I couldn't help but shoot some film of him even though he wasn't part of my plan for the video production.I decided however to draw a charcoal portrait of him and record the steps I went through and offer this as a FREE Art lesson for anyone who was interested to try it for themselves.

Firstly I cropped the photo down to the centre of interest. I actually turned my photo and worked on a horizontal format. I did this to make the photos landscape format which fills out your computer screen better, but I also found it more comfortable to work on the picture this way as I had my paper stuck to a wall to make it easier for photographing, and it was very good to be working at a constant height.

I worked out my initial drawing on some “scrap” (water damaged pastel paper), and transferred the image to my “good” paper.
If you are not familiar with this technique here are the steps:
Trace your outline onto tracing paper (or greaseproof lunch wrap)
Rub on the back of the tracing with a light grey pastel.
Place your tracing pastel side down onto your good paper.
Redraw the outlines over your template.
Handy hint: to keep your tracing paper in place hold it down with a few small blobs of blue tack in the corners.

I realize this image is very faint and you probably can’t see the details properly but in real life you can just make them out. This is what you want on your own drawing. Just enough to see where you are going.
The paper I'm working on is 220gsm canson pastel paper  naples yellow in colour. I'm not sure why it appears white in most of the photos. (Need more camera practice I guess)
I find it best with charcoal to work left to right to avoid smudging. If you are left handed you may find it easier to reverse the image to make life easier (or cleaner). The very first thing I did was the eye ball. I then gradually worked outwards. For the eye , nostril and smaller details I worked with the charcoal pencil for the rest I used the extra thick stick of willow charcoal.
Handy hint: if you can’t stand the feel of charcoal in your fingers like me just wrap a folded tissue around the stick .

Add the stripes in with short jagged strokes working your way around the curves rather than drawing in the lines. If you draw in outlines for your stripes it is very difficult if not impossible to stop them from showing through the finished work.

I worked my way down to the shoulder and then concentrated on the stripe pattern of the front leg.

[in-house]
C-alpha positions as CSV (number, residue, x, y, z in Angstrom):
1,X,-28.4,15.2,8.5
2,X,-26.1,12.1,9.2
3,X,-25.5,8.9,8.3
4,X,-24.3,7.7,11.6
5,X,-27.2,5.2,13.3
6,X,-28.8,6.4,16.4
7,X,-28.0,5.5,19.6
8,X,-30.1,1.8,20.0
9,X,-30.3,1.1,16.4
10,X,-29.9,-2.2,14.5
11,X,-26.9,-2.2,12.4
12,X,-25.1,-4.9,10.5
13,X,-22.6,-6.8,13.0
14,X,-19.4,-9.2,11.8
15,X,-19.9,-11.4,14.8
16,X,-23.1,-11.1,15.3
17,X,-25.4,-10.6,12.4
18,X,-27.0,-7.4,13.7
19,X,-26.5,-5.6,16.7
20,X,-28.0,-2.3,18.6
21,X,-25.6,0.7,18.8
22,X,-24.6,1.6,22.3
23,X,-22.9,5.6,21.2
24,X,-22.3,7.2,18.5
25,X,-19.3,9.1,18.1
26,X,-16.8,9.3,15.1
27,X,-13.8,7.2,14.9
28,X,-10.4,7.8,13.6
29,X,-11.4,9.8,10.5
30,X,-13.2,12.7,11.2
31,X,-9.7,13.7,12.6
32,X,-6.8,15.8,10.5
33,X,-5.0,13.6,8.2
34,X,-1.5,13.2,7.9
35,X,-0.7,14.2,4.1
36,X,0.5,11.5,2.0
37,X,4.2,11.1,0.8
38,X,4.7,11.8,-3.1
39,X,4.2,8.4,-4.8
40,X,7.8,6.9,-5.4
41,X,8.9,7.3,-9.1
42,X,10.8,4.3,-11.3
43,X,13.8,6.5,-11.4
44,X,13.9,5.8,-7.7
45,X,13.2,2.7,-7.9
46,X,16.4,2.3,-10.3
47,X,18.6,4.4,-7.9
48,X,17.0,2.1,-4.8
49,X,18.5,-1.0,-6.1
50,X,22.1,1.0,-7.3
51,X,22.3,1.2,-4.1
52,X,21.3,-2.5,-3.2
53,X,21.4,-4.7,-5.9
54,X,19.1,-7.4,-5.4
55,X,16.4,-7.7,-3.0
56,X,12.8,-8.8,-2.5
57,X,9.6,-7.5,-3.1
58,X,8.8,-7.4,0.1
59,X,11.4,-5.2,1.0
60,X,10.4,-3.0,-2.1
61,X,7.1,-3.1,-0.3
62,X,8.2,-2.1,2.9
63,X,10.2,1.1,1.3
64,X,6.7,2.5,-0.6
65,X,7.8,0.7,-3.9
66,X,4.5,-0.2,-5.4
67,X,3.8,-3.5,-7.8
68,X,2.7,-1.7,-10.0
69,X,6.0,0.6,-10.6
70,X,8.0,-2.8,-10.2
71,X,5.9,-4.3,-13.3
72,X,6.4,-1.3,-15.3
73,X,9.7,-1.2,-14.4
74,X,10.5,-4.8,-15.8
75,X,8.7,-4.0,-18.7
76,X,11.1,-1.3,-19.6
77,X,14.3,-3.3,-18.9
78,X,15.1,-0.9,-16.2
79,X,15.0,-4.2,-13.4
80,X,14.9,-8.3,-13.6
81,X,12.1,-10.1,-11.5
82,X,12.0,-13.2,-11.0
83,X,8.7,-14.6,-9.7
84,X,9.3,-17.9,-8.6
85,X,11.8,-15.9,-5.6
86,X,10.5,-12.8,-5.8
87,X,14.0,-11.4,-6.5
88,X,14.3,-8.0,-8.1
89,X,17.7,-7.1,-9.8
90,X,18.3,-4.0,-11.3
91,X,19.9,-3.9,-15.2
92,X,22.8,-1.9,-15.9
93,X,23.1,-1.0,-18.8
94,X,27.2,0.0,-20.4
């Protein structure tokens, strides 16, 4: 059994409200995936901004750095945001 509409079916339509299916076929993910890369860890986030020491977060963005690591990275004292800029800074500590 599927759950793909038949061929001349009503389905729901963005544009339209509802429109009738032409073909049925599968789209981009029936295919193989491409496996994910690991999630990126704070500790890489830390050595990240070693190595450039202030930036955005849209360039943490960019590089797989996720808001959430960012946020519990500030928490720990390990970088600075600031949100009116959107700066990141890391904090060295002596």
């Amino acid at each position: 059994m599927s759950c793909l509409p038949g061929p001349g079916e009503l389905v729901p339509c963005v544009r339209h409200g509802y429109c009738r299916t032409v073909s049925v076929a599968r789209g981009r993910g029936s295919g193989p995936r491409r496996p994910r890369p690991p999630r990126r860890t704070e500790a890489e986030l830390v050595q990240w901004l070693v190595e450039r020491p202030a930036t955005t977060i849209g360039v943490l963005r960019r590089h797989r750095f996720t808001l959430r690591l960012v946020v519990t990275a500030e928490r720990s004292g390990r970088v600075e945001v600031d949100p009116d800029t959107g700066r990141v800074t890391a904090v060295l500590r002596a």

Again, DON’T DRAW THE STRIPES HORIZONTALLY. Instead work in short jagged strokes vertically.
I use the pencil for the claws and finer shadow areas between the fingers, otherwise it is charcoal stick.

Move down the body working around the pale spots. Work mostly with short horizontal and vertical strokes to build up the dark areas.



Add on the back leg and tail and the body is complete. Now stand back and reassess the shading.

The next photo is closest to the actual paper colour

By gently dragging the charcoal across the textured paper you will gain shading with a nice “reptile” finish to it. For the darker areas where you don’t want any light paper showing through, press the charcoal into the paper by rubbing with your finger or a paper stump. (If you use your finger like I did you will need to wash it periodically to keep everything clean)
The longer you look at a picture the more details you will start to notice. I have added some more folds to the skin on the neck here.

Moving onto the tree trunks. The trunk the goanna is holding is smooth new bark. To replicate this your shading edges need to be smooth and blended. Add the shading softly and rub the charcoal into the paper with your finger or stump.

The trunk behind the goanna is also smooth bark but not quite a smooth as the thinner trunk. Allow your shading to be a little bolder on this one. .
The bark on the final trunk is obviously much rougher than the other two. There is much more contrast in the shading here. I wanted the texture to show up without competing with the goanna for attention. To achieve this I started the trunk the same way as the other two by shading and blending then added the darker strokes overtop.

To soften the effect but still maintain the rough look I then erased the highlights with an eraser, working in short strokes with the grain of the bark vertically and diagonally similar to the charcoal strokes. I used a gum eraser for this. You will need to clean your eraser after every couple of strokes. A sheet of textured paper or fine sand paper is good for this.
To add the leaves I turned the picture right way up. I found it easier to work this way as I was no longer referring so much to the photograph for placement. You will notice also that I have not drawn in the leaves as they were but strategically placed them to direct attention back to the main subject.
You will notice if you refer back to the original photo that the goanna was actually well camouflaged . That’s fine when he wants to hide but for a portrait I wanted him to stand out.
This is what Artistic Licence is all about.

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Hi there

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Gympie, QLD, Australia
I love to paint and draw and I often teach to share my passion with others. Currently I am focussing on producing some step-by-step painting lesson dvds.